Sunday, March 31, 2019

Blue Ridge School, Moonshiner's Enduro (Dyke, VA)

I was first introduced to the Enduro format of racing at the inaugural Moonshiner's Enduro last October. With those fond memories in mind, I quickly signed up for this year's event as soon as registration was live.

This year, the event was broadened to a mountain-bike-festival of sorts, with an XC race on Saturday, onsite camping, bike demos, and food support from local vendors.

I drove up on Saturday to meet friends for some preriding. One of our buddies, Chris, had been leading much of the new trailbuilding for the event, so he led us through some of the stages to give us a taste of what to expect on Sunday. The existing trails there are phenomenal, and the new ones perfectly matched this level of greatness. In fact, the new trails had a bit more gnar in their steepness and rocky technicality - both of which were welcomed additions.

On the day of the event, we pedaled to the top of the start as a massive group, creating a train of riders several switchbacks long. At the start, organizer Sam Lindblom gave us the pre-race essentials and let us choose our starting positions within each heat. I chose to start near the beginning of the 19+ category, a few positions behind fellow rider Charlie Snyder, who would eventually claim the W for our category.

After the start, the race feels like a big group ride with friends. After each stage, you tend to regroup with fellow racers, tell some tales of harrowing near-misses, then pedal along to the next stage together. It's this format that makes for a great day in the woods while still giving the racer the adrenaline rush of pushing it to the limit in each of six stages. I'm definitely a fan of this approach to racing, and am considering entering in some of the West Virginia Series during this upcoming season.

Follow my blog with Bloglovin

Saturday, February 9, 2019

Bryce Resort (Mt Jackson, VA)

Each time we visit Bryce Resort to ride mountain bikes, I wonder how the resort would stack up to others in its winter season. The resort sits at a relatively low elevation, just over 1,200 feet, but is littered with snow-making nozzles. As Rebecca and I discovered on a relatively mild day in February, those nozzles were well-deserved. The land around the resort was completely brown - not even a speck of snow remaining after several above-average-temperature days. The slopes, however, remained covered in snow.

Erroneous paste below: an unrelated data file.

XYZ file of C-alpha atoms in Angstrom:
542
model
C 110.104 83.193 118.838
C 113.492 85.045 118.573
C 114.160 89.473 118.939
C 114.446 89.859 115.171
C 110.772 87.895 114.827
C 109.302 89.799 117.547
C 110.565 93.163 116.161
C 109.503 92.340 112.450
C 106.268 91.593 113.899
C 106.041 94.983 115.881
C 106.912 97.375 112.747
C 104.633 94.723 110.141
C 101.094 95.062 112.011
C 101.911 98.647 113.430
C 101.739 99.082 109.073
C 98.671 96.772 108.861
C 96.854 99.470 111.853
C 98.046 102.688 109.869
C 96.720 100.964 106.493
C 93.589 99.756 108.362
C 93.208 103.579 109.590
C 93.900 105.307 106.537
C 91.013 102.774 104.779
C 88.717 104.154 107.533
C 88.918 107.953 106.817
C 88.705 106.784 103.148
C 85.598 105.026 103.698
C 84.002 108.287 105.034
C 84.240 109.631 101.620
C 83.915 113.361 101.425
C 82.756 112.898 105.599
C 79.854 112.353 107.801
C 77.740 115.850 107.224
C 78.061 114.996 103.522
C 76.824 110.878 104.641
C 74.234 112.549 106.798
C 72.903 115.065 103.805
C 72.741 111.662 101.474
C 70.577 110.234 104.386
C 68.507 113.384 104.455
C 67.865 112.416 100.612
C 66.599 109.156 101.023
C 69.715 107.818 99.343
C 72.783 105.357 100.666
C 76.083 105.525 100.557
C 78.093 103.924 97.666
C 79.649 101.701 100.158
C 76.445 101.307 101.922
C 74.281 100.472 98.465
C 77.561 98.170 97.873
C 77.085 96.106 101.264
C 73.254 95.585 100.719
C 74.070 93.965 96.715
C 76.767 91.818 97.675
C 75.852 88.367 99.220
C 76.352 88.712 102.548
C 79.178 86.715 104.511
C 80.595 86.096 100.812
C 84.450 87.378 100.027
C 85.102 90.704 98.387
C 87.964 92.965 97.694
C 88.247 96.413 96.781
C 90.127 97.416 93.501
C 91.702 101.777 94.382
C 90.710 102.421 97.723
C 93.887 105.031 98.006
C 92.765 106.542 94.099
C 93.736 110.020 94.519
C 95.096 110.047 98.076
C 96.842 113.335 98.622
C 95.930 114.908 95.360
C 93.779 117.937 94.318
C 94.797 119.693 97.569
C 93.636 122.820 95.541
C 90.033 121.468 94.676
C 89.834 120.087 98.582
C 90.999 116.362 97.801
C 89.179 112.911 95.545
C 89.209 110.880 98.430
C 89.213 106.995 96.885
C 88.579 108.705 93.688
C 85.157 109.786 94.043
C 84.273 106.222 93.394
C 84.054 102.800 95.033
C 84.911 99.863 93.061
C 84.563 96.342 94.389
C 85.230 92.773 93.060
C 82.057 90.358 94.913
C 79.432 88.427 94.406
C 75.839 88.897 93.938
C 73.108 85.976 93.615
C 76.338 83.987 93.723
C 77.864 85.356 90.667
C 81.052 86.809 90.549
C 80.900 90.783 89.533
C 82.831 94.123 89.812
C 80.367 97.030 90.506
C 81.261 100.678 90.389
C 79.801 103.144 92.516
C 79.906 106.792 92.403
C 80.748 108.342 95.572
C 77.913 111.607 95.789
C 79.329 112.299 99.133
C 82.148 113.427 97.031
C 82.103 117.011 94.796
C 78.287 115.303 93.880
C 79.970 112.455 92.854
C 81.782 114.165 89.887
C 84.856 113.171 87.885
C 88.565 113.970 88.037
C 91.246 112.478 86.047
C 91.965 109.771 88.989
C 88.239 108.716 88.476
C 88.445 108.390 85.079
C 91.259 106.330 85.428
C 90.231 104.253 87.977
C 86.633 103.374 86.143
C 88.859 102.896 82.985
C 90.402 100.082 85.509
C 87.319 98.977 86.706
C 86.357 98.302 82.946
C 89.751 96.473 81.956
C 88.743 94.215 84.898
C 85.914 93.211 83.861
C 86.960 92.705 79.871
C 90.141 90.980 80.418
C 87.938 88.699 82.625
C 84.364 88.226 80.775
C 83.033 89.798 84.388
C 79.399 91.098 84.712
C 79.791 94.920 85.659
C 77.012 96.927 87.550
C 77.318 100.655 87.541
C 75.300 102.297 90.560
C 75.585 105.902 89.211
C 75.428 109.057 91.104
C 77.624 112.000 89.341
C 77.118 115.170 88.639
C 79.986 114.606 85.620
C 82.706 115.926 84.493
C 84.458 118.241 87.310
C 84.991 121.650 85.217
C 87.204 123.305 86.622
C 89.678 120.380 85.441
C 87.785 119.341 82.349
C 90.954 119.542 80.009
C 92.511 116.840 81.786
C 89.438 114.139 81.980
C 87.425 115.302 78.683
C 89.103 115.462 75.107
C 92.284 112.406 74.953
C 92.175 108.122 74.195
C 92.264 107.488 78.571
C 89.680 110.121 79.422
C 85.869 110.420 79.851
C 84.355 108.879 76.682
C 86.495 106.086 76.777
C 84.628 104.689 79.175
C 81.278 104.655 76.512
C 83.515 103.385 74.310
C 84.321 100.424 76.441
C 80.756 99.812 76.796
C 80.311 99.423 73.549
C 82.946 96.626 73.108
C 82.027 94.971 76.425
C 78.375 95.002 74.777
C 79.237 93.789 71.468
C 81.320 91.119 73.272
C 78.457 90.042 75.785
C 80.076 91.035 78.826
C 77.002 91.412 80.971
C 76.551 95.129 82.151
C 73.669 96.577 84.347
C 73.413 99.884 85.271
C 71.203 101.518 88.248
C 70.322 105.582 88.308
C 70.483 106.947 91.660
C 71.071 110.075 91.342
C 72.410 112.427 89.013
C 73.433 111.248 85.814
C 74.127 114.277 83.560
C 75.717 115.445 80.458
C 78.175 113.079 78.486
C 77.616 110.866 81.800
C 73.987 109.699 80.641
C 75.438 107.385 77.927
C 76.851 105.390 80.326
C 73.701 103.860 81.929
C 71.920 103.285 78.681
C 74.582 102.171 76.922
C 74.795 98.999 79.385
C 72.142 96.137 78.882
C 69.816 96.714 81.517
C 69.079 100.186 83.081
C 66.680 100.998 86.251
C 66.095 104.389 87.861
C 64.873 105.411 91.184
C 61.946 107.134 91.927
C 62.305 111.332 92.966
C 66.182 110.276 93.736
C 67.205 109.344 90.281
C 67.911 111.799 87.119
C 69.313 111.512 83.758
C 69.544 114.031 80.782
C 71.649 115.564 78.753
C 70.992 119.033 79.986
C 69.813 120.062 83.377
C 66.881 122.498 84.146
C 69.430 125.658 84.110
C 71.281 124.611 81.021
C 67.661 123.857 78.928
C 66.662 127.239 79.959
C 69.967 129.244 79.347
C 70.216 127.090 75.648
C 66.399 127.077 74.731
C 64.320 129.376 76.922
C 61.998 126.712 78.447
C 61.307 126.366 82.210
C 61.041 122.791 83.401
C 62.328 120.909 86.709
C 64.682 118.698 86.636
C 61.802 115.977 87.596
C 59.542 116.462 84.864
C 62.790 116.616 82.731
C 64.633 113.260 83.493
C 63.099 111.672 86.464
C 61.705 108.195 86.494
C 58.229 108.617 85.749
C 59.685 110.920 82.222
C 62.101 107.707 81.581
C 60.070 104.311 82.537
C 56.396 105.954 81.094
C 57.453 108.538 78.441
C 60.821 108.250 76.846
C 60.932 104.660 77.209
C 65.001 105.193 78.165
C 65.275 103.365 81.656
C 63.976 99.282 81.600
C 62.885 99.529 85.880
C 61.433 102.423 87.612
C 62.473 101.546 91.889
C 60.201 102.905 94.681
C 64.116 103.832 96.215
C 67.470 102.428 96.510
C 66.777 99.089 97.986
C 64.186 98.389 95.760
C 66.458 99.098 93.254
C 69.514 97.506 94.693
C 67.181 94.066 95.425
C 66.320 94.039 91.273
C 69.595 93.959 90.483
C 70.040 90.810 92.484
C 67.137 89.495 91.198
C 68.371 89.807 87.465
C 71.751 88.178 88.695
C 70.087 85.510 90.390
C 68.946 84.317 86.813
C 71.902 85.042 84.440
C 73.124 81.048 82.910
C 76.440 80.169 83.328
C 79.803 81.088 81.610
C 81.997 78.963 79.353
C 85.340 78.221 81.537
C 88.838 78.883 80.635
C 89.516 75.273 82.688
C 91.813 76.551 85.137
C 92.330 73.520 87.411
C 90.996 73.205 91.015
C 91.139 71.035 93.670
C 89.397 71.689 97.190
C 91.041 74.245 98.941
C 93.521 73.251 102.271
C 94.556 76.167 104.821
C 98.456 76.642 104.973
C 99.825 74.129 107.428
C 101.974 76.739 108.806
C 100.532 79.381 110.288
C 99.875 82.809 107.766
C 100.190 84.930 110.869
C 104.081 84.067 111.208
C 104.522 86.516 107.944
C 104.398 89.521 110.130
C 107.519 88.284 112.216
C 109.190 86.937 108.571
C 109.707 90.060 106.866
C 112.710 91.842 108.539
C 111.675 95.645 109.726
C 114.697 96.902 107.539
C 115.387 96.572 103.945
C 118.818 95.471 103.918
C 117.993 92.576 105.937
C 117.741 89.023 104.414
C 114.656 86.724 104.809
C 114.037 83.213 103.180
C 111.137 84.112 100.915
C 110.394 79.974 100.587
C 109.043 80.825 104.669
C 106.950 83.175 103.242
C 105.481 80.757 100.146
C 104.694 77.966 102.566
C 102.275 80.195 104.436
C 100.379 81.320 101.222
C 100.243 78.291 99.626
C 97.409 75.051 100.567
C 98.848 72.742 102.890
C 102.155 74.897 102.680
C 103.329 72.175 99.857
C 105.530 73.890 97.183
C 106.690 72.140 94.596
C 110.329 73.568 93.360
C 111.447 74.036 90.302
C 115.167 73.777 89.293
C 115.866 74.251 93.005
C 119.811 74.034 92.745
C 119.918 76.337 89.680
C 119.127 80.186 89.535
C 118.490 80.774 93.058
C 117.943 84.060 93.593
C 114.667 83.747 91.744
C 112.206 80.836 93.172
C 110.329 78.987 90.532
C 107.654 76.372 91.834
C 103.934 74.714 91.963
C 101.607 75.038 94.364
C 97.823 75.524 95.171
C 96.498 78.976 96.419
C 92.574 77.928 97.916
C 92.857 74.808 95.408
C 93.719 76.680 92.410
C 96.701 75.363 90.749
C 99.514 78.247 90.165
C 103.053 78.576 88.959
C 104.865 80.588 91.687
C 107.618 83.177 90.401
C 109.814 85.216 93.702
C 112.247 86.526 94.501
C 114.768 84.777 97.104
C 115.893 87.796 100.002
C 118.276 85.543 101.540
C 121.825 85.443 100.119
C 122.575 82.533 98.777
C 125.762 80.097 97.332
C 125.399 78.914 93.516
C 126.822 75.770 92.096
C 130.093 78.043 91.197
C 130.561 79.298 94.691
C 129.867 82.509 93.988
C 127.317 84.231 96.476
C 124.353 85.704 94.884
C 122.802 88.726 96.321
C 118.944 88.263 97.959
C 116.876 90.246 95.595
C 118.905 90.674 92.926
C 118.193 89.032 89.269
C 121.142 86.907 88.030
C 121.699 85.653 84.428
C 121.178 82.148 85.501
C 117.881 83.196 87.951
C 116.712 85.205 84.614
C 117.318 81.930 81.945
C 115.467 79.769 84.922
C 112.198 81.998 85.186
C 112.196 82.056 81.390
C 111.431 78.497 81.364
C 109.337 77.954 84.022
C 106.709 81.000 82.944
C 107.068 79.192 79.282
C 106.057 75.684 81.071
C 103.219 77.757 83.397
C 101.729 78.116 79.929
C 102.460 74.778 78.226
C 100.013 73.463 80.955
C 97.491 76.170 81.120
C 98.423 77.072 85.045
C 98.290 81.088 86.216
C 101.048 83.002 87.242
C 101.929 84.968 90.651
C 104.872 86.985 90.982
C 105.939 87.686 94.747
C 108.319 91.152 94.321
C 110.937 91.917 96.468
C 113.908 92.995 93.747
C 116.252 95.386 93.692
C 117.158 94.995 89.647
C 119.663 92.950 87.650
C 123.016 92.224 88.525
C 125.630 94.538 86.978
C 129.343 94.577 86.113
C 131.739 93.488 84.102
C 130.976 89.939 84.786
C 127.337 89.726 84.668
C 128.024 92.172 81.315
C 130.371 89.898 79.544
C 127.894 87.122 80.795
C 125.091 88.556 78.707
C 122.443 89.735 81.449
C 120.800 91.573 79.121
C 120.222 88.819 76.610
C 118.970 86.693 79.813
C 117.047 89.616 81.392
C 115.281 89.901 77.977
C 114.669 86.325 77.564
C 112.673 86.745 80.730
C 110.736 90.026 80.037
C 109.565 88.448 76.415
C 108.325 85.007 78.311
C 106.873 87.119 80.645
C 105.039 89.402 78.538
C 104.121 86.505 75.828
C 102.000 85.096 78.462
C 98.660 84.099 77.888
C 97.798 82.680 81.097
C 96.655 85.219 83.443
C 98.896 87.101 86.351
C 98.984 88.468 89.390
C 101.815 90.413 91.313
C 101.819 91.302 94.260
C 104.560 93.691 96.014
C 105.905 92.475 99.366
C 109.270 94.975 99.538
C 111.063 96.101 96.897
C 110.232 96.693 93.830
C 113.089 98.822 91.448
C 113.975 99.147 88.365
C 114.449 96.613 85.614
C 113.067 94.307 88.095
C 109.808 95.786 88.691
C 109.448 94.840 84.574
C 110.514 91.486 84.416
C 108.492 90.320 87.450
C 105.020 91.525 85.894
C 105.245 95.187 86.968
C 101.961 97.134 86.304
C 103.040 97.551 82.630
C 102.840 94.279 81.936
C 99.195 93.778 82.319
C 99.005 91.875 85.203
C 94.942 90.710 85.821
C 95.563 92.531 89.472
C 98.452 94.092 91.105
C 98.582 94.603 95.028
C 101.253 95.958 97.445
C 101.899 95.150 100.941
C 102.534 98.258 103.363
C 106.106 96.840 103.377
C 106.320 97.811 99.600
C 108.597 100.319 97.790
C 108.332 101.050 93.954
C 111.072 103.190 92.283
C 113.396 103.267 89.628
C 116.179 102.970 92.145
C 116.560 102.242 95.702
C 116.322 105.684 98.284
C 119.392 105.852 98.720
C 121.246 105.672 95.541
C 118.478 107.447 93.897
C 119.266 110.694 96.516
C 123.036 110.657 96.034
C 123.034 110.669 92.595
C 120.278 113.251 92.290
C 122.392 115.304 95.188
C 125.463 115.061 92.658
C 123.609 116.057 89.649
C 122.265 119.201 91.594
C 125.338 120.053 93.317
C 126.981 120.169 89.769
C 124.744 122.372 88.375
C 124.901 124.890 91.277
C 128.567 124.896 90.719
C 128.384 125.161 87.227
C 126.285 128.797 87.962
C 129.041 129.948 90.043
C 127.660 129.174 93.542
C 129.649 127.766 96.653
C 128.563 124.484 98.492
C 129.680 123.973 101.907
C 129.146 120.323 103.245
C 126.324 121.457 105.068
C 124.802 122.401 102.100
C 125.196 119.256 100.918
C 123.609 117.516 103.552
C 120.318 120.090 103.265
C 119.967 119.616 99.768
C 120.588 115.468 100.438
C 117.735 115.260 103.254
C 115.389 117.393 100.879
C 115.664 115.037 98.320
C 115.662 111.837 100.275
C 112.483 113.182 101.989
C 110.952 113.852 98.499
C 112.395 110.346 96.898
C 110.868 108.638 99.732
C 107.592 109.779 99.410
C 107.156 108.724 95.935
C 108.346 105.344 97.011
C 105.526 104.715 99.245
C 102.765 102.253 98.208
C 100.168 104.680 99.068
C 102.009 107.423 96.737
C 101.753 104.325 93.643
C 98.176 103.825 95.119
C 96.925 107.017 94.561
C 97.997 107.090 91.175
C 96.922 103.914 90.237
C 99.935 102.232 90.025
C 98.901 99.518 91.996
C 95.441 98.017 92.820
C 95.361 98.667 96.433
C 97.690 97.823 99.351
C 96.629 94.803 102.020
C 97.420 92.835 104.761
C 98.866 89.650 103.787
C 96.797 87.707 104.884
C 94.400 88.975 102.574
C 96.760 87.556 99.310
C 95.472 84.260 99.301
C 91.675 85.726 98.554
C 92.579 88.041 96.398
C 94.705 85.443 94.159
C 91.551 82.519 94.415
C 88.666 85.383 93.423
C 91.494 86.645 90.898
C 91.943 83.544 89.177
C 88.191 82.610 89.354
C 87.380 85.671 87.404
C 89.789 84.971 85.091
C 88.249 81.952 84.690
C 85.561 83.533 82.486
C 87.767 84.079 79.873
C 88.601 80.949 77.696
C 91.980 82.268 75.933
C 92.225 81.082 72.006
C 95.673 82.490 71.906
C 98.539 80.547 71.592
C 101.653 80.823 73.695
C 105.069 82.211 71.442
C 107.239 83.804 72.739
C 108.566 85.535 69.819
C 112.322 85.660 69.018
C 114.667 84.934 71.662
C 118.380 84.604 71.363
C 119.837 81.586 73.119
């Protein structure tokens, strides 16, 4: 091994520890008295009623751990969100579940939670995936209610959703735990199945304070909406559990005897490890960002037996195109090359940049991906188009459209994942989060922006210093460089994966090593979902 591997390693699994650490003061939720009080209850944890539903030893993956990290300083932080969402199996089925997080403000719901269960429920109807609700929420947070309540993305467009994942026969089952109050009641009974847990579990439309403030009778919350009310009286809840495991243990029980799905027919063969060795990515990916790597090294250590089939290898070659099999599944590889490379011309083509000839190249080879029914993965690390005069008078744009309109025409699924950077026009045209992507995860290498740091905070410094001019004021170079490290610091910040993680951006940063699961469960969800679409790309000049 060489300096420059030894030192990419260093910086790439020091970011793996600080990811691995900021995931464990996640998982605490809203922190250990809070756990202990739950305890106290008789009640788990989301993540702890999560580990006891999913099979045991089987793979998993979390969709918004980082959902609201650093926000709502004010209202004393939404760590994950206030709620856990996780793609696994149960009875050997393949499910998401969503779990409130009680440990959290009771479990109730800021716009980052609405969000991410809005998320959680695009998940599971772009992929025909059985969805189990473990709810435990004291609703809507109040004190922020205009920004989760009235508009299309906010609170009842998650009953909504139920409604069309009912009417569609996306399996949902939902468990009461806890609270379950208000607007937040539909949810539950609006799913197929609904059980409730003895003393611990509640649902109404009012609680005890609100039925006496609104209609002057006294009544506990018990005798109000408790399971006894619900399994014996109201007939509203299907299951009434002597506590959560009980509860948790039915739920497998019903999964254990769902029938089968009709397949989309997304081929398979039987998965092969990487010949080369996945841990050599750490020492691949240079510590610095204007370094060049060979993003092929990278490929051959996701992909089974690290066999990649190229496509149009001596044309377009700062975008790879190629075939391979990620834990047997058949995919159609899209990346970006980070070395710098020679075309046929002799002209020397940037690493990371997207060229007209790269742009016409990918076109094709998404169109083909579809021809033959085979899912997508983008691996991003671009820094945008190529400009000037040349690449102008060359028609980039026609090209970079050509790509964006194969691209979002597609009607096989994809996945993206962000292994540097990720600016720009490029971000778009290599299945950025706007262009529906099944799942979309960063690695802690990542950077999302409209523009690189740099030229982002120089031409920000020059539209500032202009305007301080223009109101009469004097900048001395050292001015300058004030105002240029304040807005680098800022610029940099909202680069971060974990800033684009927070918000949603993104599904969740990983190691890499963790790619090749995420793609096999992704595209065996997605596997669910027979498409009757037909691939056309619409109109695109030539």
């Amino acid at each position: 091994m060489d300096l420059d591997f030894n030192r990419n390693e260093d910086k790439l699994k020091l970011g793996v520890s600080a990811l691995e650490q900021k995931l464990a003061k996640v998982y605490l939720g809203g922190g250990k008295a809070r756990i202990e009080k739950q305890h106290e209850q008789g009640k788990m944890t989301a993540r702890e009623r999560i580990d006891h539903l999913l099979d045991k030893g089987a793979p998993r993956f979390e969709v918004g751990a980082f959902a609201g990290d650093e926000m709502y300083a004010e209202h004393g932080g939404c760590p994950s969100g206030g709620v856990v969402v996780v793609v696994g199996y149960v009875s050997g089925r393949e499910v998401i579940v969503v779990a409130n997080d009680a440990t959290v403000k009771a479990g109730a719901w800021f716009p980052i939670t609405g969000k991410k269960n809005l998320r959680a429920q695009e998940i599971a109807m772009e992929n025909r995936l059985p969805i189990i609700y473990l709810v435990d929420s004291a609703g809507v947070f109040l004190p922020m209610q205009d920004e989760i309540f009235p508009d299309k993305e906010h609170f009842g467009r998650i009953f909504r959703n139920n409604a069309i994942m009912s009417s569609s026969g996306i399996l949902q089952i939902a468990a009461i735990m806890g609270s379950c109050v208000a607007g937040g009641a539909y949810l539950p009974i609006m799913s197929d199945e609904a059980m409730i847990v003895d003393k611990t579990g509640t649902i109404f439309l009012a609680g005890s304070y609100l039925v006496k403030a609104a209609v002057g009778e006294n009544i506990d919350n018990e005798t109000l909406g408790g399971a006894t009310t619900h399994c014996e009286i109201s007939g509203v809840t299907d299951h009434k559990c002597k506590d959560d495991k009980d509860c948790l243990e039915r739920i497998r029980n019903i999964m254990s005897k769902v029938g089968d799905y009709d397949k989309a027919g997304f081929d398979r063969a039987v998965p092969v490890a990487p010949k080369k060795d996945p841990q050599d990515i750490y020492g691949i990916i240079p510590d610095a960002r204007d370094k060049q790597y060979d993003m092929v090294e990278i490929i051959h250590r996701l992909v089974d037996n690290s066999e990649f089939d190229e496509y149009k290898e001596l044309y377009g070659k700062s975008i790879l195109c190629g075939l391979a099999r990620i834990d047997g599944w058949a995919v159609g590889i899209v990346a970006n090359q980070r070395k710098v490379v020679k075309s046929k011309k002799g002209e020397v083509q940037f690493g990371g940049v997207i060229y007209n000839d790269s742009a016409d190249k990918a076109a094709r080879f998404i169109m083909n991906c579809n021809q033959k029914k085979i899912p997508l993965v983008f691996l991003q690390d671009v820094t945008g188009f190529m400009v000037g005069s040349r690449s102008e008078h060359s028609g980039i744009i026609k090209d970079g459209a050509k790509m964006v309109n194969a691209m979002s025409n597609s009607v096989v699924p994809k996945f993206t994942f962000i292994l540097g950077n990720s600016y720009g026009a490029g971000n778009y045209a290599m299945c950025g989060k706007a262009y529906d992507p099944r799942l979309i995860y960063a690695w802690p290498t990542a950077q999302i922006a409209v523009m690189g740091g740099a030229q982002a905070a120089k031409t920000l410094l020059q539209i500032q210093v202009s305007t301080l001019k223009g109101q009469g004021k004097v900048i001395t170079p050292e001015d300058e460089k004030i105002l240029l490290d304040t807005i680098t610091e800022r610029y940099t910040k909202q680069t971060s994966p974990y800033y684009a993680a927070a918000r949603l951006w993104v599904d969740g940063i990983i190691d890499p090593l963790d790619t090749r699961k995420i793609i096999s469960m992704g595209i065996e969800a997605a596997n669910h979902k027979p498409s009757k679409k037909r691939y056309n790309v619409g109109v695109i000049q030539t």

Despite having only one lift, we experienced no delays in loading the chair. To add to the crowd, there was a collegiate competition that weekend. Even so, there was zero issue with overcrowding.

The trip to Bryce marked the first test of my new Ossur knee brace. I purchased it after experiencing prolonged pain in my knee following a simple over-rotation while working on the Crosstrek. In other words, I didn't injure my knee, but wanted to prevent the possibility of doing so.

I was delighted to experience no discomfort with the brace. I tested this with a few board presses, surface spins, and other moves which required the lateral movement of my knee. All movements felt fine, and the brace seemed to stay in place the entire day.

Rebecca and I were thoroughly pleased with our first experience at Bryce. With its proximity to Winchester (Rebecca's hometown), I expect we'll be making another trip or two before season's end.

Follow my blog with Bloglovin

Saturday, January 26, 2019

Snowshoe (West Virginia)

Another cold [but bearable] overnighter in the Crosstrek yielded another great day at Snowshoe Mountain. This time I even had some friends to ride with:

Follow my blog with Bloglovin

Saturday, January 12, 2019

Snowshoe/Slatyfork (West Virginia)

Checking the weather forecast for Snowshoe has been part of my daily routine for a few weeks. The fluke 40 degree day is a deal-breaker, though, as it means the top layer of snow will be melting and refreezing, giving the slopes a layer of ice. This week, however, the temperatures remained below freezing. Furthermore, the mountain was blessed with some generous snowfall the past few days.